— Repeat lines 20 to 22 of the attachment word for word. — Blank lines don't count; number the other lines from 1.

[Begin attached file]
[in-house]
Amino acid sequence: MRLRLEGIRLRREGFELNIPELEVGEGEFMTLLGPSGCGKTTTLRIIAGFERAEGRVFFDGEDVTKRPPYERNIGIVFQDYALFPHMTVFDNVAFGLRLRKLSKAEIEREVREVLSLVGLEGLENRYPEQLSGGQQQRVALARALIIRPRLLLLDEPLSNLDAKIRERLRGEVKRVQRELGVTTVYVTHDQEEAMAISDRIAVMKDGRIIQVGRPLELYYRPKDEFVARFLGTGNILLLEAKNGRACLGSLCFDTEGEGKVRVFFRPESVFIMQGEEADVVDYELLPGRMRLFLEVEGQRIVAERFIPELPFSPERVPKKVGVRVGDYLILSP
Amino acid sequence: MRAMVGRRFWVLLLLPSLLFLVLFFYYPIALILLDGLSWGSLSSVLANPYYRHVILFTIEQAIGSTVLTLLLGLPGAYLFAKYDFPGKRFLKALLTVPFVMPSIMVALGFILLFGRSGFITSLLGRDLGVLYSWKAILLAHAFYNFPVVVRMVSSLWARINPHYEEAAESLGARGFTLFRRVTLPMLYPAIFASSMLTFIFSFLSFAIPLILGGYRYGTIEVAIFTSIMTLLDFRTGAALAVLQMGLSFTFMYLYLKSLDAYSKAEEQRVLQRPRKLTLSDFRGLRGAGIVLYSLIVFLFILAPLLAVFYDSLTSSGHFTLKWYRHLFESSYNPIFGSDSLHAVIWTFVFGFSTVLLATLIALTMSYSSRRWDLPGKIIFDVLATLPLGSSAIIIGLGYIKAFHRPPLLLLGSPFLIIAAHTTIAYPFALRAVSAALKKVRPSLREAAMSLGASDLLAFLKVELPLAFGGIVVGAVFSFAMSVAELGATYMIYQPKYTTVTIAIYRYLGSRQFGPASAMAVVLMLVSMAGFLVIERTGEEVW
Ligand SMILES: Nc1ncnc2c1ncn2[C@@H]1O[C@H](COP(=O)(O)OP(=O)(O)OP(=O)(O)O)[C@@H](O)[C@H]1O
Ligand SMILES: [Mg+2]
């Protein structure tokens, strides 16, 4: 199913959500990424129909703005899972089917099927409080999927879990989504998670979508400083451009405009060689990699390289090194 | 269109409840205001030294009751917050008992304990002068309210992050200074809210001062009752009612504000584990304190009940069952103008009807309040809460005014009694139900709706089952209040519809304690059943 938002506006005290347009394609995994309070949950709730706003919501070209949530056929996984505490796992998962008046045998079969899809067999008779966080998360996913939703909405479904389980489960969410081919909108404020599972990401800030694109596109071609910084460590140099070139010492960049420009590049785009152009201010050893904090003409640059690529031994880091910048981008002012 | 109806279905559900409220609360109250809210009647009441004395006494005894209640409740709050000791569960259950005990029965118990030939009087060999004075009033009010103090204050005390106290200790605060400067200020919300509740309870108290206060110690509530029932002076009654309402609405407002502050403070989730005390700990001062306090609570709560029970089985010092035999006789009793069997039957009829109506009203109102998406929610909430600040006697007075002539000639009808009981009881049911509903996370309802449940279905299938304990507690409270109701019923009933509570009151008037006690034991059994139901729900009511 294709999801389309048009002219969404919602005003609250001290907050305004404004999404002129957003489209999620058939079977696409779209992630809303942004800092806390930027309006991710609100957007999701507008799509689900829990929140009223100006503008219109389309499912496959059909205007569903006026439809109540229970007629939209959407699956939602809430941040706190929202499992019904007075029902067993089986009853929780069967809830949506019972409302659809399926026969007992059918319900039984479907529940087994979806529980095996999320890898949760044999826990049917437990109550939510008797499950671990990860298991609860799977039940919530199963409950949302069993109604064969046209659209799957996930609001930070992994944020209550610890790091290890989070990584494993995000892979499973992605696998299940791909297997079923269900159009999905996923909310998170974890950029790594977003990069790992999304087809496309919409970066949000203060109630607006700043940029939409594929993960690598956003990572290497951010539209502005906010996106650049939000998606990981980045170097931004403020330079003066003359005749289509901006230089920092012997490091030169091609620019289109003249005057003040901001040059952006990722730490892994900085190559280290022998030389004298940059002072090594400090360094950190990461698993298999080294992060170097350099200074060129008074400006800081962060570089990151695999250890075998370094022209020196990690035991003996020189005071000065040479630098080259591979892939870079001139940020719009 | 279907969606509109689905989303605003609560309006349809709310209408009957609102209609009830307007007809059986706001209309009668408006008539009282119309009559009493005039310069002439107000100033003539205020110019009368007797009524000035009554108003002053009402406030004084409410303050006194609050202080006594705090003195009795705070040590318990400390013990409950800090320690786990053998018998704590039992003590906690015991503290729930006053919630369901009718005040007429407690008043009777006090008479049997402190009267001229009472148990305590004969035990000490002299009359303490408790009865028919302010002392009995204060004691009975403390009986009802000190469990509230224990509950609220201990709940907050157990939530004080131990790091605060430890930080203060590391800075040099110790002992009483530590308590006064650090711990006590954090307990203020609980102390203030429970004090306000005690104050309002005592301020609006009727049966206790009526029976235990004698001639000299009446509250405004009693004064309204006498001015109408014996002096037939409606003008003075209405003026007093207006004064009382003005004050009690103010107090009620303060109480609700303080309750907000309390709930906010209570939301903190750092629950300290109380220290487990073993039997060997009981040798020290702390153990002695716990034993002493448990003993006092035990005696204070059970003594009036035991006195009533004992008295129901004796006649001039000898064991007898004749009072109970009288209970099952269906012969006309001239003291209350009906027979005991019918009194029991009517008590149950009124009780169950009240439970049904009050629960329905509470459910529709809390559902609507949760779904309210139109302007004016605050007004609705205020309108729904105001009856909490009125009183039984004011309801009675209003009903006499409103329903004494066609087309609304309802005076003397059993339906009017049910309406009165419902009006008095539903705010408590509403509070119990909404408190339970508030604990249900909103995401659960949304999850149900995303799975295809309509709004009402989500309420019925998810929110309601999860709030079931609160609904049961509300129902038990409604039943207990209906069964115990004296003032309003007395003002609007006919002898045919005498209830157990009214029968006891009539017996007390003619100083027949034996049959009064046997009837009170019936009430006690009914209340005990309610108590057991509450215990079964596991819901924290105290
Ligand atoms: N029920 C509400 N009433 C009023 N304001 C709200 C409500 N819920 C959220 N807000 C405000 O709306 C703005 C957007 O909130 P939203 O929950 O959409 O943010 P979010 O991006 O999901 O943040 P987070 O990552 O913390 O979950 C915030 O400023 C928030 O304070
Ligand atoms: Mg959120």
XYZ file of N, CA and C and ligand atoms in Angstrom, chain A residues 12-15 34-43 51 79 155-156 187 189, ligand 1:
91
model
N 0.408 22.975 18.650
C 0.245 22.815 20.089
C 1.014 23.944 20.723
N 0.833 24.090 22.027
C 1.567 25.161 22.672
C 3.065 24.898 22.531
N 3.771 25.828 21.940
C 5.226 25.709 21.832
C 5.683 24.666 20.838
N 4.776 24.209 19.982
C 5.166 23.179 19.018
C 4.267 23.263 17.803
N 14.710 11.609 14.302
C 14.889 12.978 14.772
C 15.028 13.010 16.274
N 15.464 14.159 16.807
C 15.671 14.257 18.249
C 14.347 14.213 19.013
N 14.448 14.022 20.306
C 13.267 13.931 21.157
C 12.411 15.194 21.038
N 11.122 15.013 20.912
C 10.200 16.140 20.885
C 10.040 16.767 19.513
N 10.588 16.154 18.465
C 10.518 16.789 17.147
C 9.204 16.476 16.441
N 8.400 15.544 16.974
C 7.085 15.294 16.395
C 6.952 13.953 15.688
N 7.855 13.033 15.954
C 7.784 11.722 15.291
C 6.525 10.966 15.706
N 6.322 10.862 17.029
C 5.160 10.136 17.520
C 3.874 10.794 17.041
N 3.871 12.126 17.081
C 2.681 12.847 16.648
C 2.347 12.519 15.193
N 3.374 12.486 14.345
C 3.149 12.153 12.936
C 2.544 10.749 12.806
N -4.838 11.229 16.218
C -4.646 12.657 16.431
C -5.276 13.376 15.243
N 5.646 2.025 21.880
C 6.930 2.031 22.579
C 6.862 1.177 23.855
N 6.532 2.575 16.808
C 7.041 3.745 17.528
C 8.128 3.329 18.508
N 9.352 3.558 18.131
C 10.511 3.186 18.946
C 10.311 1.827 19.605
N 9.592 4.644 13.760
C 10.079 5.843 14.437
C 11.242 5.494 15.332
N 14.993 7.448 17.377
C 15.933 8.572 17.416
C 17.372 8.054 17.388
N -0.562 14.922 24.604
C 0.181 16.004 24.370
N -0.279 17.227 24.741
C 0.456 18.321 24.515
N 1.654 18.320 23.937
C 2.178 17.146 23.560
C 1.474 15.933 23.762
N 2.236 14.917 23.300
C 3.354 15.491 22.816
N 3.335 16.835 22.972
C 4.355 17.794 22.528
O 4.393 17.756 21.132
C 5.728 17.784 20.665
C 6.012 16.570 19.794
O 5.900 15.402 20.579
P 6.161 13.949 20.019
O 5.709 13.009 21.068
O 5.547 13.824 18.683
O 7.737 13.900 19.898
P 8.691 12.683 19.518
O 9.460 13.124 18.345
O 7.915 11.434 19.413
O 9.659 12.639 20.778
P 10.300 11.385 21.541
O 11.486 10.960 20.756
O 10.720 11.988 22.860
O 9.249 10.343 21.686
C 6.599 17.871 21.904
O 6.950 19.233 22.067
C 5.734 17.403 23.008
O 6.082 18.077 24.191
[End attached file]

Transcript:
C 5.683 24.666 20.838
N 4.776 24.209 19.982
C 5.166 23.179 19.018